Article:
Dark Matter Just Got Darker

Like most galaxies, the spiral galaxy M74 has more visible matter at its center than near its edges (NASA image)
In 1932, astronomer Dr. Jan Oort was studying the motion of stars in the Milky Way and could not understand his results unless he assumed there was a lot of matter in the galaxy that he was not seeing. As a result, he proposed the existence of matter that he assumed was very real but was not detectable using the instruments available at the time. Just a year later, astrophysicist Dr. Fritz Zwicky found that he had to make the same assumption to understand the Coma galaxy cluster. Several years later, he referred to this undetectable matter as “dunkle Materie,” which is German for “dark matter.”

However, the most compelling evidence for the existence of dark matter came more than 40 years later, when astronomers started measuring the speeds at which stars orbit the center of the galaxy they are in. If you look at the photo of a spiral galaxy above, you will see that it is much brighter at its center than it is at its edges. Based on such observations, it was assumed that most of a galaxy’s mass is located at its center. If that assumption were correct, it would mean that the stars near the center of the galaxy would orbit the center faster than the stars at the edge of the galaxy, just as the planets near the sun orbit much faster than the planets far from the sun.

In 1975, Dr. Vera Rubin and Dr. Kent Ford announced at a meeting of the American Astronomical Society that their studies indicated the stars in a galaxy orbit the center at roughly the same speed, regardless of where they are in the galaxy. This was a shock, and about the only thing that could explain it was the assumption that there was a lot of mass spread throughout the galaxy that could not be detected. Dark matter, which up until that time was mostly a curiosity, soon became a staple of modern astronomy. Today, astrophysicists estimate that 83% of the matter in the universe is dark matter – stuff that we cannot (as yet) detect directly.1

Since we can’t see dark matter directly, astrophysicists have done several investigations to study it indirectly. For example, matter can act as a lens, bending light that passes near it. If astrophysicists see a strong lens effect without a lot of visible matter to bend the light, they assume that dark matter is what’s doing the bending. This has led to what some consider to be the best evidence for dark matter. Astrophysicists were studying the Bullet Cluster, which is a region thought to be where two clusters of galaxies are colliding. A NASA image of the cluster is shown below:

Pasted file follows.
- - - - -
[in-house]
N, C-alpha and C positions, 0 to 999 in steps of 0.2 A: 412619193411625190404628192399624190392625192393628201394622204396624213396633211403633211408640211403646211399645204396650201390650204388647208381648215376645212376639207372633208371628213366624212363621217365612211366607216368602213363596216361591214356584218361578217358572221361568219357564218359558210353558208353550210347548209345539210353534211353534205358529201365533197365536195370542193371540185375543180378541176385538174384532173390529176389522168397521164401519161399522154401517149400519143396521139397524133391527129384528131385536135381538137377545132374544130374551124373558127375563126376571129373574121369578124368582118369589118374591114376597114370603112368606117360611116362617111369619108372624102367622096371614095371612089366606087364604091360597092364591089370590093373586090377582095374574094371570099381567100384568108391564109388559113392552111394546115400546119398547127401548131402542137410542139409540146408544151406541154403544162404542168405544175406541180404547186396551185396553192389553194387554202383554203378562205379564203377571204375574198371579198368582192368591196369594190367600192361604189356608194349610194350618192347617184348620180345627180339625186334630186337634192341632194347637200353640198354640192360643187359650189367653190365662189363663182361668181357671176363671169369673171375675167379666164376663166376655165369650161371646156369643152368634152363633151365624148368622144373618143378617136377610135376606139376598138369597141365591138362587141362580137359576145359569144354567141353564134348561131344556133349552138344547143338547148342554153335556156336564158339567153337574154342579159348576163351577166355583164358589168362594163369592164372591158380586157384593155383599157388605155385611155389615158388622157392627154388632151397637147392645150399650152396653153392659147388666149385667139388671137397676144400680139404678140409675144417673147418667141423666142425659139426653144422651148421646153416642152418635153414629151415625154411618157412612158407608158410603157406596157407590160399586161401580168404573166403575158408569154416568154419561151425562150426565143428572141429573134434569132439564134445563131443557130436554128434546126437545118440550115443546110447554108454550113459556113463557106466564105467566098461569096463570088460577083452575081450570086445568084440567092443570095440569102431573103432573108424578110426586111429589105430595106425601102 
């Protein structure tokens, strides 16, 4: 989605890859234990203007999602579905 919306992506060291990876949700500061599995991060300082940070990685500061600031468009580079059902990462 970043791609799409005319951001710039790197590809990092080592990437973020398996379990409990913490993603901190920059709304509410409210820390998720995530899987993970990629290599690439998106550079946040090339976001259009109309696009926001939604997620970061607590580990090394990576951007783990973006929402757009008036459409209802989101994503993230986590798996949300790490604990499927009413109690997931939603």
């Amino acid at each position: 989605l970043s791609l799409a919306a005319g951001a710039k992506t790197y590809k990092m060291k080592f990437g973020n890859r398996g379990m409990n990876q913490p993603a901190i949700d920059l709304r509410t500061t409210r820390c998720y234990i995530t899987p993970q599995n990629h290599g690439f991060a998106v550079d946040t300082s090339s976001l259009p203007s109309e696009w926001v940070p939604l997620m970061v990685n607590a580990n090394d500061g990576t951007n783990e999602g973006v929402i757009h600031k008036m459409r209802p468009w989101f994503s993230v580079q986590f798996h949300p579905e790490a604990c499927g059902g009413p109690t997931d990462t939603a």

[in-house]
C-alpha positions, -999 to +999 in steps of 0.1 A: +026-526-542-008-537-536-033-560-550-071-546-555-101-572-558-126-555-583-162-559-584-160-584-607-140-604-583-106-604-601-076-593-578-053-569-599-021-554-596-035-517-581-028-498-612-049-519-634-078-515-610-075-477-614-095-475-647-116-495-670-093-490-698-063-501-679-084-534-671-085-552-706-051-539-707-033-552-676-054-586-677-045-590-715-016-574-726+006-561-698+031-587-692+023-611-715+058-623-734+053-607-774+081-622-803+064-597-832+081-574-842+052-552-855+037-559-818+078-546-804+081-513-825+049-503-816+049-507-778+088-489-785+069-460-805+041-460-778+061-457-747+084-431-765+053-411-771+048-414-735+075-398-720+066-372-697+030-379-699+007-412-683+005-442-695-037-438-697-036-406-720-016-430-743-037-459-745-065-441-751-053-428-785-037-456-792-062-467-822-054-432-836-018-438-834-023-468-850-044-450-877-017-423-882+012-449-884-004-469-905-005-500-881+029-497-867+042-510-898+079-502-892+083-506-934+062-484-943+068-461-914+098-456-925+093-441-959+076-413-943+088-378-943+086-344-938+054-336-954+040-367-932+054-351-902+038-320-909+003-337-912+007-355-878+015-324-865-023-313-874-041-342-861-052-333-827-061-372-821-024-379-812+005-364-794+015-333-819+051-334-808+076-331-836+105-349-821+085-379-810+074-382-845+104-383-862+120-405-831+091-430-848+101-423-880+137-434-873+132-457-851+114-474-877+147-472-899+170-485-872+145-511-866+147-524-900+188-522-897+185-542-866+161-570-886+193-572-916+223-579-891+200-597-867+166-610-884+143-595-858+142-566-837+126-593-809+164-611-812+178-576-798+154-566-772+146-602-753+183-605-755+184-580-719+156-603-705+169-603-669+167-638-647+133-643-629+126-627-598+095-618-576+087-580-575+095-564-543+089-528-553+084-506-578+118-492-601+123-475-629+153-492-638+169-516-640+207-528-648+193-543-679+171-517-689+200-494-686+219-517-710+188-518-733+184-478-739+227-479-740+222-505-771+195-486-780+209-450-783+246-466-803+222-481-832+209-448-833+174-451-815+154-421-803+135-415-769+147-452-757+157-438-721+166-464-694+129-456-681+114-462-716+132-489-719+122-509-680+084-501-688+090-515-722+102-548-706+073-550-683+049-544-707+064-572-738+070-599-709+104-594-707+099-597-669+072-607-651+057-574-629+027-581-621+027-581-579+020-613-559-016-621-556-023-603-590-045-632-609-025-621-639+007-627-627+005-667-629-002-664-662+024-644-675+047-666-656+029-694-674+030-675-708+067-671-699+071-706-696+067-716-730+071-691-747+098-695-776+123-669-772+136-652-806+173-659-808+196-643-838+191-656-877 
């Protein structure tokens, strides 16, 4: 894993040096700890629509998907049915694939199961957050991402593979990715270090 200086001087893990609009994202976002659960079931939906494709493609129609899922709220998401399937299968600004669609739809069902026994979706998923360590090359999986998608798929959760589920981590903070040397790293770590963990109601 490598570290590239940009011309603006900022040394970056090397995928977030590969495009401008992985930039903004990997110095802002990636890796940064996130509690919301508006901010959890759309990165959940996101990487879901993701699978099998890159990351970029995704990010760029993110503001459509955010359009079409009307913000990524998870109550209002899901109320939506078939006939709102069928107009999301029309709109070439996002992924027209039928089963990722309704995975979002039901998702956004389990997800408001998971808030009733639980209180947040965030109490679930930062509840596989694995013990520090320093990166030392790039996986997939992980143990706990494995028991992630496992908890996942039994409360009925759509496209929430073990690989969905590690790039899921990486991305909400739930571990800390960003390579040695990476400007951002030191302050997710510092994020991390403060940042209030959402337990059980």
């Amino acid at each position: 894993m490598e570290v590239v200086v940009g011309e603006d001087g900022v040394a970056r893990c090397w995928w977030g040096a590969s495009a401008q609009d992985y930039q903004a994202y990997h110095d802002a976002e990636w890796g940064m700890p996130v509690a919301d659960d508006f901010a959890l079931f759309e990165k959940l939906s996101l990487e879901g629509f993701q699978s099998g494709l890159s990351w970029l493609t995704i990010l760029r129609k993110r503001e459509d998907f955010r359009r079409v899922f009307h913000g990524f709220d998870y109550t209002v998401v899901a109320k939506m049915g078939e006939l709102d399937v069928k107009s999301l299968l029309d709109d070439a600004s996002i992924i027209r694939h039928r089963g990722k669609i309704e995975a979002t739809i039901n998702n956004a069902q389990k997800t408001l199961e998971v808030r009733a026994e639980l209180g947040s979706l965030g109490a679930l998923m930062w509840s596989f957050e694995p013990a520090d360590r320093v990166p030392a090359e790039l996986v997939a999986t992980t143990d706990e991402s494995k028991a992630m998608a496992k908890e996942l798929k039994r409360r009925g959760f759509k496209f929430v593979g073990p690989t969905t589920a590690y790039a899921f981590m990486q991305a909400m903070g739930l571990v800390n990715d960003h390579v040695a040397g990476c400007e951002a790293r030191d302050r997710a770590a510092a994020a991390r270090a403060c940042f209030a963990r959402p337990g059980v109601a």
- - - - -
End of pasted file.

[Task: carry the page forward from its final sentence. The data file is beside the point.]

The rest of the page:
The red and pink are not a part of the photo – they are overlays that represent two different matter distributions. The pink represents the matter distribution as determined by the X-rays that are being emitted. This is thought to be a measure of the visible matter in the clusters. The blue represents the matter distribution as measured by the way light is being bent by the mass in that region. This is thought to be a good measure of the dark matter in the clusters. As you can see, the matter distributions are quite different. It is thought that this is because the collision between the galaxy clusters affected the speed of dark matter differently from the way it affected visible matter. In essence, then, the collision separated the two kinds of matter.2 While this seems reasonable, few people know that a second collision between clusters of galaxies (the Train Wreck Cluster) shows no such separation.3

So while there are some indications that we are not seeing all the matter in the universe, there are also indications that we don’t really understand what we are not seeing. The latest study muddies up the picture even more. Four astrophysicists did the largest survey of red giants (stars that are intermediate or small in mass and low in temperature) in a region of our galaxy that is two light-years wide and extends 13,000 light-years above the plane of the galaxy. They studied each red giant’s speed, and based on all the speeds they found, they estimated the distribution of mass in the galaxy. Their results indicate that their data can be explained completely by the visible matter in the galaxy. At most, their results indicate that only about one-tenth of the dark matter that is thought to exist really exists.4

Now, of course, their results are not conclusive. They need to be replicated, and if replicated, they only rule out the most reasonable distributions of dark matter that have been suggested. You can construct a dark matter distribution that has a truly odd shape but is still consistent with the both standard view of dark matter and the results of this study. Also, like almost all studies in astrophysics, there are assumptions involved in reaching the conclusion. For example, the researchers assumed that red giants are distributed smoothly both above and below the plane of the galaxy. That’s a standard assumption, but it might not be true.

If nothing else, however, this study shows that we don’t really understand the distribution of dark matter in our galaxy, much less throughout the universe. As a result, the next time you hear it stated as fact that most of the matter in the universe is dark matter, realize that like many things stated as fact these days, such a statement is rather far from a fact!


1. Csaba Csaki and Scott Dodelson, ed., Physics of the Large and the Small: Tasi 2009, Proceedings of the 2009 Theoretical Advanced Study Institute in Elementary Particle Physics, World Scientific Publishing Company 2011, p. 775
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2. Massey, R., et al., “Dark matter maps reveal cosmic scaffolding”. Nature 445: 286–290, 2007
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3. Mahdavi, A., et al., “A Dark Core in Abell 520”. Astrophysical Journal 668(2):806-814, 2007